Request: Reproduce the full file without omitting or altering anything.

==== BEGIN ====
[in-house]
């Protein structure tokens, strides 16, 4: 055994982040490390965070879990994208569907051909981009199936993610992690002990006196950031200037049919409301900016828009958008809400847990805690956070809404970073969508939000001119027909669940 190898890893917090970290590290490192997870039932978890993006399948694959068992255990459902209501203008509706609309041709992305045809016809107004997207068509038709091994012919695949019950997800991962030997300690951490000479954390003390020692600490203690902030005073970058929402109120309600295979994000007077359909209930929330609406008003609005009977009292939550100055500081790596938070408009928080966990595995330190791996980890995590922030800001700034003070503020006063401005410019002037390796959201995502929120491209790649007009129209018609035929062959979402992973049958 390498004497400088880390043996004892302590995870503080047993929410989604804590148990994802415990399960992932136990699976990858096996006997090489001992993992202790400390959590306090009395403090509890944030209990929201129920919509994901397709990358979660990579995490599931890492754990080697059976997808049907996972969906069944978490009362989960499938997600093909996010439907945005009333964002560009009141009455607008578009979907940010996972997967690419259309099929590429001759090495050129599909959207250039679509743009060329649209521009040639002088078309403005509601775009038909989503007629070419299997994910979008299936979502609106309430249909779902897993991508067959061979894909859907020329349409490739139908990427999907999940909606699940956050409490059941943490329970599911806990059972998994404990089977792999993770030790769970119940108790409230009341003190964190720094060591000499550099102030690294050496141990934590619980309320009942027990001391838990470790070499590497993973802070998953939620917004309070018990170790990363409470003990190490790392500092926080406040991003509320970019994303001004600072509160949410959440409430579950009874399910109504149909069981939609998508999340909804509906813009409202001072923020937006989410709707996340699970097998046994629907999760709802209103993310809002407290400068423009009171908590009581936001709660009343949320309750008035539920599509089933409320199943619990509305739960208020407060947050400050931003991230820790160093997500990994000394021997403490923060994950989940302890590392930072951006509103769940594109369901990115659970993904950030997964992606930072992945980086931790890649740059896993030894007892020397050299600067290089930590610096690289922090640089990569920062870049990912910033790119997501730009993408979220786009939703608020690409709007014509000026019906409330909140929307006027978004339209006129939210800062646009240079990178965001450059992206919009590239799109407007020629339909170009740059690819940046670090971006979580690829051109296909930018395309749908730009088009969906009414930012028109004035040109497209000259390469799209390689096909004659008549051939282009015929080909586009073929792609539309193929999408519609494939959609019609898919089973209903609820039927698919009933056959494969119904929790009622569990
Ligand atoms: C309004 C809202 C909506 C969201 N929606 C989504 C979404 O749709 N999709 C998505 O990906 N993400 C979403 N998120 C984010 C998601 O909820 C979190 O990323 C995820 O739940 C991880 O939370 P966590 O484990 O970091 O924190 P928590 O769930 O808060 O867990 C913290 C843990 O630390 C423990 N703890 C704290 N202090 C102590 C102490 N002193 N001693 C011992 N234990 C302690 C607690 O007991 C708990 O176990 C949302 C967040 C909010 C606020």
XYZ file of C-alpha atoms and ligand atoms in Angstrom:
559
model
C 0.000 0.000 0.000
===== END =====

[in-house]
């Protein structure tokens, strides 16, 4: 055994982040490390965070879990994208569907051909981009199936993610992690002990006196950031200037049919409301900016828009958008809400847990805690956070809404970073969508939000001119027909669940 190898890893917090970290590290490192997870039932978890993006399948694959068992255990459902209501203008509706609309041709992305045809016809107004997207068509038709091994012919695949019950997800991962030997300690951490000479954390003390020692600490203690902030005073970058929402109120309600295979994000007077359909209930929330609406008003609005009977009292939550100055500081790596938070408009928080966990595995330190791996980890995590922030800001700034003070503020006063401005410019002037390796959201995502929120491209790649007009129209018609035929062959979402992973049958 390498004497400088880390043996004892302590995870503080047993929410989604804590148990994802415990399960992932136990699976990858096996006997090489001992993992202790400390959590306090009395403090509890944030209990929201129920919509994901397709990358979660990579995490599931890492754990080697059976997808049907996972969906069944978490009362989960499938997600093909996010439907945005009333964002560009009141009455607008578009979907940010996972997967690419259309099929590429001759090495050129599909959207250039679509743009060329649209521009040639002088078309403005509601775009038909989503007629070419299997994910979008299936979502609106309430249909779902897993991508067959061979894909859907020329349409490739139908990427999907999940909606699940956050409490059941943490329970599911806990059972998994404990089977792999993770030790769970119940108790409230009341003190964190720094060591000499550099102030690294050496141990934590619980309320009942027990001391838990470790070499590497993973802070998953939620917004309070018990170790990363409470003990190490790392500092926080406040991003509320970019994303001004600072509160949410959440409430579950009874399910109504149909069981939609998508999340909804509906813009409202001072923020937006989410709707996340699970097998046994629907999760709802209103993310809002407290400068423009009171908590009581936001709660009343949320309750008035539920599509089933409320199943619990509305739960208020407060947050400050931003991230820790160093997500990994000394021997403490923060994950989940302890590392930072951006509103769940594109369901990115659970993904950030997964992606930072992945980086931790890649740059896993030894007892020397050299600067290089930590610096690289922090640089990569920062870049990912910033790119997501730009993408979220786009939703608020690409709007014509000026019906409330909140929307006027978004339209006129939210800062646009240079990178965001450059992206919009590239799109407007020629339909170009740059690819940046670090971006979580690829051109296909930018395309749908730009088009969906009414930012028109004035040109497209000259390469799209390689096909004659008549051939282009015929080909586009073929792609539309193929999408519609494939959609019609898919089973209903609820039927698919009933056959494969119904929790009622569990
Ligand atoms: C309004 C809202 C909506 C969201 N929606 C989504 C979404 O749709 N999709 C998505 O990906 N993400 C979403 N998120 C984010 C998601 O909820 C979190 O990323 C995820 O739940 C991880 O939370 P966590 O484990 O970091 O924190 P928590 O769930 O808060 O867990 C913290 C843990 O630390 C423990 N703890 C704290 N202090 C102590 C102490 N002193 N001693 C011992 N234990 C302690 C607690 O007991 C708990 O176990 C949302 C967040 C909010 C606020």
XYZ file of C-alpha atoms and ligand atoms in Angstrom:
559
model
C 0.000 0.000 0.000